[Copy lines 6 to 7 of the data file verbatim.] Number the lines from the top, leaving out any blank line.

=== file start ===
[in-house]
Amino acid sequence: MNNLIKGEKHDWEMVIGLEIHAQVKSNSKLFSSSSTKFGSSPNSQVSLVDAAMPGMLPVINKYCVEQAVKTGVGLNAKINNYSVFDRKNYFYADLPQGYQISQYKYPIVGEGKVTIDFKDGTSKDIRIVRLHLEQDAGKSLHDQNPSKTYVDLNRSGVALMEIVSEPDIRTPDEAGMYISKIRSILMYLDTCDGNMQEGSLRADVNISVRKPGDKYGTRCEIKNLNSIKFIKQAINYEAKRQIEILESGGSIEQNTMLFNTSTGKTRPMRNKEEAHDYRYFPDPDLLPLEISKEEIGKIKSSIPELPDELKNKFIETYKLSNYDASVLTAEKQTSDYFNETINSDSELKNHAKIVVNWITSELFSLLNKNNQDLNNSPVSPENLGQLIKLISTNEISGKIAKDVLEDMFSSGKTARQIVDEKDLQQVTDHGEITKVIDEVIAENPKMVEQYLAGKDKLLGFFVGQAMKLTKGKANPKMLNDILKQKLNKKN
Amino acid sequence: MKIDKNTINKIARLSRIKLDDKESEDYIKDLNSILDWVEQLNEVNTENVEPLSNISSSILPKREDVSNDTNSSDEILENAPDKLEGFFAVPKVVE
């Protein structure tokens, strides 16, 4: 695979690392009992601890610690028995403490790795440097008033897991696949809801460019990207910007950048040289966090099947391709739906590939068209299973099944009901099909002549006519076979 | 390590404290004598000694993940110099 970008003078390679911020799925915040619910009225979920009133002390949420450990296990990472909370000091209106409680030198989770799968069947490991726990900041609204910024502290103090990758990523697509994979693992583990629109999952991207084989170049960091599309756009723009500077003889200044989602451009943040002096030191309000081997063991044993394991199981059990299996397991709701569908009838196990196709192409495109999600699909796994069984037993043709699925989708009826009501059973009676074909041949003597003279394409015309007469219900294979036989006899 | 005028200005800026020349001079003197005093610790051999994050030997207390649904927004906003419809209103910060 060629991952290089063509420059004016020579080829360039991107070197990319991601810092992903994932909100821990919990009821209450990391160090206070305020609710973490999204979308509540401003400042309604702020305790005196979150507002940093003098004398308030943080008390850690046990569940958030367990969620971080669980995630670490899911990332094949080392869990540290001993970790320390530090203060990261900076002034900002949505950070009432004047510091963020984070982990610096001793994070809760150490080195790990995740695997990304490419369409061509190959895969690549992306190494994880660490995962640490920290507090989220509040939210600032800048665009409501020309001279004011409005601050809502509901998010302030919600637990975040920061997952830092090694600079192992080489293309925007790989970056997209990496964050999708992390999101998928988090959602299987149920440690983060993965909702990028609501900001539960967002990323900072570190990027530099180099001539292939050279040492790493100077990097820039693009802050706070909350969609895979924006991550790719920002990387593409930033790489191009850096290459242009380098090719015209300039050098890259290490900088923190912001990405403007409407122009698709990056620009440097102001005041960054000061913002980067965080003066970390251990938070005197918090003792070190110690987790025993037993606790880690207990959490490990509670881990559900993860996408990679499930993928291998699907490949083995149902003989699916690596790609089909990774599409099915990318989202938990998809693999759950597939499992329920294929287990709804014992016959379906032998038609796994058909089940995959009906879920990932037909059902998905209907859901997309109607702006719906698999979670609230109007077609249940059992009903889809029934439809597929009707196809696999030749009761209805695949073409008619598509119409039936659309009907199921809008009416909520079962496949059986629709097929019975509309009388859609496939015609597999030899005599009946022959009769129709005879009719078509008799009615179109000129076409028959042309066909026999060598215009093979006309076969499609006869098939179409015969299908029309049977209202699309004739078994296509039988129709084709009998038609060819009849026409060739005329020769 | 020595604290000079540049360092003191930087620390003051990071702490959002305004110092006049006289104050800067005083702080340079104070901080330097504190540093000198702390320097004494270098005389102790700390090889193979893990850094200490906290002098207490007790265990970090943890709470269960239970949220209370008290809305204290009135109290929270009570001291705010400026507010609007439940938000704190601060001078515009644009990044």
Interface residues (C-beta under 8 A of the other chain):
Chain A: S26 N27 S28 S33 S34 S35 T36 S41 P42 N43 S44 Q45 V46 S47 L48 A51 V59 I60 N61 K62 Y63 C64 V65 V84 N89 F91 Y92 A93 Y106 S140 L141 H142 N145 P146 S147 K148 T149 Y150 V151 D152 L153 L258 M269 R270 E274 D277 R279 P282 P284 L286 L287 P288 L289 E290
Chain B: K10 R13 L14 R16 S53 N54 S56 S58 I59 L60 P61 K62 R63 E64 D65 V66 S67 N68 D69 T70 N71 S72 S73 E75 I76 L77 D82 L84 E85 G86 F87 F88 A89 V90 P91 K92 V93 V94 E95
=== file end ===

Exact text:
Chain A: S26 N27 S28 S33 S34 S35 T36 S41 P42 N43 S44 Q45 V46 S47 L48 A51 V59 I60 N61 K62 Y63 C64 V65 V84 N89 F91 Y92 A93 Y106 S140 L141 H142 N145 P146 S147 K148 T149 Y150 V151 D152 L153 L258 M269 R270 E274 D277 R279 P282 P284 L286 L287 P288 L289 E290
Chain B: K10 R13 L14 R16 S53 N54 S56 S58 I59 L60 P61 K62 R63 E64 D65 V66 S67 N68 D69 T70 N71 S72 S73 E75 I76 L77 D82 L84 E85 G86 F87 F88 A89 V90 P91 K92 V93 V94 E95